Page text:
The principle of equity holds that any reduction in global warming should allow for the economic growth of developing countries. In practice this means that developed countries that have already benefited from the lower standards of the past should be subject to higher standards. In contrast, this principle establishes that developing countries need sufficient flexibility to make the transition to lower carbon emissions at a pace consistent with their capacity.
Accountability for many countries refers to the historical responsibility of each country for greenhouse gas emissions from the past and future. Based on the calculation that emissions can stay 110 to 120 years in the atmosphere, the UN estimates that the U.S. is responsible for 29 percent of the greenhouse gases accumulating in the atmosphere; Germany for seven percent; China approaching seven percent; the United Kingdom six percent, and Russia with five percent—collectively representing the five largest emitters. It is on this basis that countries talk about the differentiated historical responsibilities of industrial countries based on accumulated emissions.
The principle of capacity recognizes that countries will have different scientific and technological abilities to adopt emission-reduction measures.
The Kyoto Protocol, approved in 1997, included these principles and has four main sections. These sections address the following questions: what needs to be done to mitigate emissions? What measures are taken to adapt to something that will happen? What technological elements can be transferred from one country to another in order to advance faster? What financing is needed for all the above?
The Kyoto Protocol established two national categories. The first comprises the 36 industrialized nations listed in Annex 1. And the second includes the countries not listed in Annex 1—generally, developing countries. According to the Kyoto Protocol, all countries listed in Annex 1 must reduce their collective greenhouse gas emissions by 5.2 percent from 1990 levels by 2012. Non-Annex 1 countries are encouraged to reduce emissions within their capability.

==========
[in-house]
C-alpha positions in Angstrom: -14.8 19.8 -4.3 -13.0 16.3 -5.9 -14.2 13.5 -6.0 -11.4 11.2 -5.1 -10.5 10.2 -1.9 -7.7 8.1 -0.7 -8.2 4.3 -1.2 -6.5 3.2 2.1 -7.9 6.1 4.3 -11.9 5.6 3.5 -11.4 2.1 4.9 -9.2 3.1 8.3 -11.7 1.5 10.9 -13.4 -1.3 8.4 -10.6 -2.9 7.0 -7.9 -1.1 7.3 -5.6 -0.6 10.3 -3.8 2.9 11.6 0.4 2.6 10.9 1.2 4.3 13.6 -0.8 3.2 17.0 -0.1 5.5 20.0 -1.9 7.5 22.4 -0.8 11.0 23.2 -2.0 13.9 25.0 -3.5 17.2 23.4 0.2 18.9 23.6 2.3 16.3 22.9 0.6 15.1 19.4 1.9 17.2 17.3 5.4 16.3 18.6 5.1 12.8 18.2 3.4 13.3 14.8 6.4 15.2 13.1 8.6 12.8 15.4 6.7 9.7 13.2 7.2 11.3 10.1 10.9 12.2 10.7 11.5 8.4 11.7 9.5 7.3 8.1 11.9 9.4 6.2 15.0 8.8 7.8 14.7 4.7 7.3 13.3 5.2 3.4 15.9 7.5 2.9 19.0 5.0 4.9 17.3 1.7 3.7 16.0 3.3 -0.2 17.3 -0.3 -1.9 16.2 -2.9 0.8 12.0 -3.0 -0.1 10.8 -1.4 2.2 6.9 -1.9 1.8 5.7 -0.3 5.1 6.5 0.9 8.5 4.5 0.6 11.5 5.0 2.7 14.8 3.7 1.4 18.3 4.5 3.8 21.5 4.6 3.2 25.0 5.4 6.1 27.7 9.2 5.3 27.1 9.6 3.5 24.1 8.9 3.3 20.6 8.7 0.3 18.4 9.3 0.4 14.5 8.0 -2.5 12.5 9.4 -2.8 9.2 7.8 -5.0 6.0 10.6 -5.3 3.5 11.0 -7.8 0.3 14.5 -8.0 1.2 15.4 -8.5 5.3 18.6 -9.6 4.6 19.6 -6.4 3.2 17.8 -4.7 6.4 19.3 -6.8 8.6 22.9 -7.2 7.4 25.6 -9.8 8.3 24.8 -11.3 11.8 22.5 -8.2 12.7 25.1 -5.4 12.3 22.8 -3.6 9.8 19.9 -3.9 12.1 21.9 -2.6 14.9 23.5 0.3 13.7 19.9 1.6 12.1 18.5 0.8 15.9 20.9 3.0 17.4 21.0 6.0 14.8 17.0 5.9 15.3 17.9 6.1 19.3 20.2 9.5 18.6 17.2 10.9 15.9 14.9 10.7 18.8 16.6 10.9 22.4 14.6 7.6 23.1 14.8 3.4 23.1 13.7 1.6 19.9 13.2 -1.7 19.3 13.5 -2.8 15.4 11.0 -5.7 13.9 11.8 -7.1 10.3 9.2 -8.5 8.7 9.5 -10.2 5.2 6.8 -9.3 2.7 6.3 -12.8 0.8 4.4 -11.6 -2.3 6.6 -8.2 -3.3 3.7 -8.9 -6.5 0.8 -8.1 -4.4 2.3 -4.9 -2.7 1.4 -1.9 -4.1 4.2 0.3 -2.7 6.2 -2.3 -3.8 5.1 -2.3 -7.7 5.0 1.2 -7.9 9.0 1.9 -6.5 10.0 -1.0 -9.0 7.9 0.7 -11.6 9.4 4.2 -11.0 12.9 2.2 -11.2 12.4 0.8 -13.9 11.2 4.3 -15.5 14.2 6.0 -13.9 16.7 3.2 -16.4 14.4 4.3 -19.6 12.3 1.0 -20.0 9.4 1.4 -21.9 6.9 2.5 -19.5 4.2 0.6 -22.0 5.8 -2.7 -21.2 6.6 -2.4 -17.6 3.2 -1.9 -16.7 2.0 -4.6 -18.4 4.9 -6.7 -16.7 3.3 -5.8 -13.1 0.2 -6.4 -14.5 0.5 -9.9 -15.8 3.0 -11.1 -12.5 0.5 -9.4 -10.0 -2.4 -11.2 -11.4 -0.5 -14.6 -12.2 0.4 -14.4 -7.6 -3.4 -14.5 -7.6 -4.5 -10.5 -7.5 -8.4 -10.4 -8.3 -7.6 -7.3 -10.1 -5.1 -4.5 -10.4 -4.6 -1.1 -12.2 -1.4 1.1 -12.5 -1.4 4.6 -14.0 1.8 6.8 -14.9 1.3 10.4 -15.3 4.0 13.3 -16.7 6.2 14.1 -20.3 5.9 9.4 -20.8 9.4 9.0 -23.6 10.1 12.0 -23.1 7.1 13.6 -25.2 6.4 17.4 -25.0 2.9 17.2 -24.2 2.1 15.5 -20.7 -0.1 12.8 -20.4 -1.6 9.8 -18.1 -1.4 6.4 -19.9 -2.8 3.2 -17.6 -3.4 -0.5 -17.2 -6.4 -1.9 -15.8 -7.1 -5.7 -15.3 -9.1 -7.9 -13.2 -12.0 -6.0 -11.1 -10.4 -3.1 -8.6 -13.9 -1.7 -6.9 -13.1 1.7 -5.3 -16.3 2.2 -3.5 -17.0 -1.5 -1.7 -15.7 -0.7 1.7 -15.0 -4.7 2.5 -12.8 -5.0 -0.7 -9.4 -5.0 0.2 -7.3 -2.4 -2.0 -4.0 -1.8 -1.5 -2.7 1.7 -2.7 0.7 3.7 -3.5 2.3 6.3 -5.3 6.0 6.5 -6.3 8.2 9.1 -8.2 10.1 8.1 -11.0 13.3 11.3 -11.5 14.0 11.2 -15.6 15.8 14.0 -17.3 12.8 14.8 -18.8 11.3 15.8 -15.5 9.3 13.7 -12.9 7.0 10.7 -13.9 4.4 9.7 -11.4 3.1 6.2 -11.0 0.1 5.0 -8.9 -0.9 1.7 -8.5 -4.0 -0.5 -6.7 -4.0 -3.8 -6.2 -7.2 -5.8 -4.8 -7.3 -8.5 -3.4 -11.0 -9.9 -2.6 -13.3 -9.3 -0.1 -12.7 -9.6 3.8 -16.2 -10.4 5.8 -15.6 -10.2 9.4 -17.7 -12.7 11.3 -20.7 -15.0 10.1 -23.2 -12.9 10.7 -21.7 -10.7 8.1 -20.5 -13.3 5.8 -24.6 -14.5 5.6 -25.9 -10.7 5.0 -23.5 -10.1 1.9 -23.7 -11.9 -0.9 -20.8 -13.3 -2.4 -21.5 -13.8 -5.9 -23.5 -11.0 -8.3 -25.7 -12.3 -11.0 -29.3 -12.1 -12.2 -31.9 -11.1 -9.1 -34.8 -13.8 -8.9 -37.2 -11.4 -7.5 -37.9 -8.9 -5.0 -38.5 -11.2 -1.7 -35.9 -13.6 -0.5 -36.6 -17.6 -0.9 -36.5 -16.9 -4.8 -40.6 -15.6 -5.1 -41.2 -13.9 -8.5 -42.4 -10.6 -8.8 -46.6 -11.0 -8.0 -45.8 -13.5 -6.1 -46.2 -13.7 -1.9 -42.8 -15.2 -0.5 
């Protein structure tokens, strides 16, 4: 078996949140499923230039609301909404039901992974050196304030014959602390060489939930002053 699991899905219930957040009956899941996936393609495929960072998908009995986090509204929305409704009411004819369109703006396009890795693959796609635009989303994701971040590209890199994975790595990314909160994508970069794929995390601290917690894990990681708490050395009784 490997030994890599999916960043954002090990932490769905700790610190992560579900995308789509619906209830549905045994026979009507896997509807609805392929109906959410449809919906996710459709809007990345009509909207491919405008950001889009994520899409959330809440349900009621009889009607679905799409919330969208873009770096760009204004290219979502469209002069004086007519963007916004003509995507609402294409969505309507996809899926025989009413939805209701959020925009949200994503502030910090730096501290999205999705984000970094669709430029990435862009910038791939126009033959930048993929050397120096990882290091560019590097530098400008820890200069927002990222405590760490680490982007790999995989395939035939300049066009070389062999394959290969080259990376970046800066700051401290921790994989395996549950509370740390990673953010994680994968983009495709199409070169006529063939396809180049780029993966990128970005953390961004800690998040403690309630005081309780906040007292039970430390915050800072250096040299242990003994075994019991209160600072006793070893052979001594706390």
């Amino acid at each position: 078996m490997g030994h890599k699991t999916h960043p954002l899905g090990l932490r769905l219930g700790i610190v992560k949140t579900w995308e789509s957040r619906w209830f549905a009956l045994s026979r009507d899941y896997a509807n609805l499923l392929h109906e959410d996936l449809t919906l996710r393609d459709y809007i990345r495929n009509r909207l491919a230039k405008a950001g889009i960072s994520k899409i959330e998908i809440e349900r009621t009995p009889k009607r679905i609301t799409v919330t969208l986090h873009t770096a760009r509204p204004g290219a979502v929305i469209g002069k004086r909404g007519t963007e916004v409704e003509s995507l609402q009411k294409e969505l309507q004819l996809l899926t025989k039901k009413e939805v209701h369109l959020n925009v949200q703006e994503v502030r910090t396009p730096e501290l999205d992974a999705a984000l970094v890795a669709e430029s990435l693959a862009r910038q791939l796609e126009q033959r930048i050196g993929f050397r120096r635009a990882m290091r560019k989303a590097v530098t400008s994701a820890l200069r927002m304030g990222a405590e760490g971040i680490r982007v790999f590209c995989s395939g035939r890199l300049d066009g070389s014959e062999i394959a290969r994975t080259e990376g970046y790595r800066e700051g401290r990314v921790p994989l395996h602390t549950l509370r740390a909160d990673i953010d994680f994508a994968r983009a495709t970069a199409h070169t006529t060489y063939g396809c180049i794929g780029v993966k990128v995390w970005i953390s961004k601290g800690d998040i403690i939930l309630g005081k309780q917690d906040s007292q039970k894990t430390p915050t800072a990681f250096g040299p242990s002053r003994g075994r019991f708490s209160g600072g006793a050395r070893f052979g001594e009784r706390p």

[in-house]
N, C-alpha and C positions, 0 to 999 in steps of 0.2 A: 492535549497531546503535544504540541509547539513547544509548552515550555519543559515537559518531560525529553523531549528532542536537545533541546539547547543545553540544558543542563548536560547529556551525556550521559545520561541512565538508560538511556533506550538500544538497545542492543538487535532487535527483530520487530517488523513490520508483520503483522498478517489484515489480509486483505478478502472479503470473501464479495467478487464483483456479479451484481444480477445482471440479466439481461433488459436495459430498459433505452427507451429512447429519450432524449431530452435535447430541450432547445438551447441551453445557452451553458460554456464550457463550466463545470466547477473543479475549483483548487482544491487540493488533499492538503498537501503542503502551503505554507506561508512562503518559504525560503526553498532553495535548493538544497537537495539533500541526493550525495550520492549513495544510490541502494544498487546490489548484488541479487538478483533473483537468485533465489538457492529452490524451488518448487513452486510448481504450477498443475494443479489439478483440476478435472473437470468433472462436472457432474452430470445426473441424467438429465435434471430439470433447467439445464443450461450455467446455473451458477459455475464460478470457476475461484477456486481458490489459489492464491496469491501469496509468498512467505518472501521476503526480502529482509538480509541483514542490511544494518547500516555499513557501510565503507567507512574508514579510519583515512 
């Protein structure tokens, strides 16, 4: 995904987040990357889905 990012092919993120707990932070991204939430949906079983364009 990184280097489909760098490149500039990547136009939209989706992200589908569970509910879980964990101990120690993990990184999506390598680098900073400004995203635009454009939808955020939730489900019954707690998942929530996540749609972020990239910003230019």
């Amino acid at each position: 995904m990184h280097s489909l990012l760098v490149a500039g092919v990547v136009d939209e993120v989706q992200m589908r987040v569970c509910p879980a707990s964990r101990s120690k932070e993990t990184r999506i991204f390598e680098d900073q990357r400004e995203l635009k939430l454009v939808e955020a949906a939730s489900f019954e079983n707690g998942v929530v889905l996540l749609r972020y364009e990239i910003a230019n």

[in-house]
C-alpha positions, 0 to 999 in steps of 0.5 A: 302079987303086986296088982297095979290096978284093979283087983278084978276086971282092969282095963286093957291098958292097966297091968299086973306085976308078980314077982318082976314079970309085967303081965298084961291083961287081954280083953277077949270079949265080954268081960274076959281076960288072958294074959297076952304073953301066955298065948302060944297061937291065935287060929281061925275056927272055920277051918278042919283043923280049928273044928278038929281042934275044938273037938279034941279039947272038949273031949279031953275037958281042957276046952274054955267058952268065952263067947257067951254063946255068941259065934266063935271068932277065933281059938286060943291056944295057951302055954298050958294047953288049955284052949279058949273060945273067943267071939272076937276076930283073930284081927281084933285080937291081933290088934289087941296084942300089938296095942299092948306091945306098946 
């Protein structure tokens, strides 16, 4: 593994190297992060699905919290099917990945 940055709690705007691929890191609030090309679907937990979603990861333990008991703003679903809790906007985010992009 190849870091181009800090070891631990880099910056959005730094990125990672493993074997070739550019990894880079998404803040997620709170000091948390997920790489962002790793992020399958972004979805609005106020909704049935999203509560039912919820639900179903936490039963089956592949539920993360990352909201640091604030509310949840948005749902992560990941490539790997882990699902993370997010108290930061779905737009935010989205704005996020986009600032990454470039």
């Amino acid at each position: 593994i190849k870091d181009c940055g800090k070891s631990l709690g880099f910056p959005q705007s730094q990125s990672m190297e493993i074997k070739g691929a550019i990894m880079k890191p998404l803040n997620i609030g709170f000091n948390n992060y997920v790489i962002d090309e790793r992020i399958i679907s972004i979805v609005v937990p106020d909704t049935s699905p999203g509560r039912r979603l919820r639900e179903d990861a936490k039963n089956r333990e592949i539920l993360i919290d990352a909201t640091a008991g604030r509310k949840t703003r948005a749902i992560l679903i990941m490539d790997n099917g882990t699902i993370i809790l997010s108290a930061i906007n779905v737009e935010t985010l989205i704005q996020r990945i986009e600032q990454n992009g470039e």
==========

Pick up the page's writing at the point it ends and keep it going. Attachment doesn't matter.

The U.S. and Australia did not ratify the Protocol, on the grounds that other big GHG emitters like China and India would be able to use their developing-country status to avoid making large reductions. Many argued that the U.S. has a historical obligation to move faster than other countries based on its record of past emissions. But in any case, the U.S. failure to join Kyoto allowed developing countries to escape their obligations as well. Many countries argued that without U.S. participation, there was even less reason to take steps that would limit their economic growth and thus their capacity to reduce poverty.
The Kyoto agreement expires in 2012. What comes next is unclear. To move the debate forward, the UN has held three meetings: the Bali Climate Change Conference in December 2007, the Poznan Climate Change Conference in December 2008 and, in December, the Copenhagen Climate Change Conference.
The 2007 Bali Conference added a fifth topic, deforestation, to the list of key climate change issues of mitigation, adaptation, technology, and financing. Deforestation contributes an estimated 18 percent to total global emissions. The other main contributors are energy power (24 percent), transportation (14 percent) and industrial development (14 percent). By reducing the capacity of the atmosphere to absorb carbon, deforestation indirectly affects carbon and has represented an important addition to the agenda.
Considered by itself, the Poznan Conference made little progress. This was largely due to the nature of international negotiations. The four topics under discussion tended to pit developed and developing countries against one another. Developing countries were more interested in financing and technology transfer, while developed countries focused on what they could get in mitigation in exchange for financing and technology transfer. And neither side was willing to concede until seeing what the other was willing to offer.
The importance of Poznan was that it was done almost simultaneously with the final European negotiations that led to what is called the “Three 20s.” European countries agreed that by 2020 Europe will improve its energy efficiency by 20 percent; that 20 percent of its energy will come from nonconventional renewable sources; and that they would reduce emissions by 20 percent from 1990 levels. Moreover, if another “significant country” agrees to reduce its emissions by 30 percent, Europe will match it.
To achieve these levels, the European governments agreed that their main polluting industries would have 21 years to achieve zero emissions.
The Approach to Success in Copenhagen
The negotiation of the European Three 20s signals that the developed world can reach clear and concrete agreements on emission reduction. But more important, the nature of the limits and the transparency required to reach them indicates that to achieve full global agreement in Copenhagen, developed countries must agree to provide carbon content information on all products entering their markets. In other words, products would be listed by their carbon footprint (the amount of carbon a country or product produces), and countries would impose taxes or restrictions based on ceilings. The bill presented in the U.S. Congress this past summer proposes just that. In the bill, the U.S. promises to reduce its emissions by 17 percent from 2005 levels. To put this in context, Japan has already offered to reduce its emissions by nine percent in 2020 from its 1990 levels.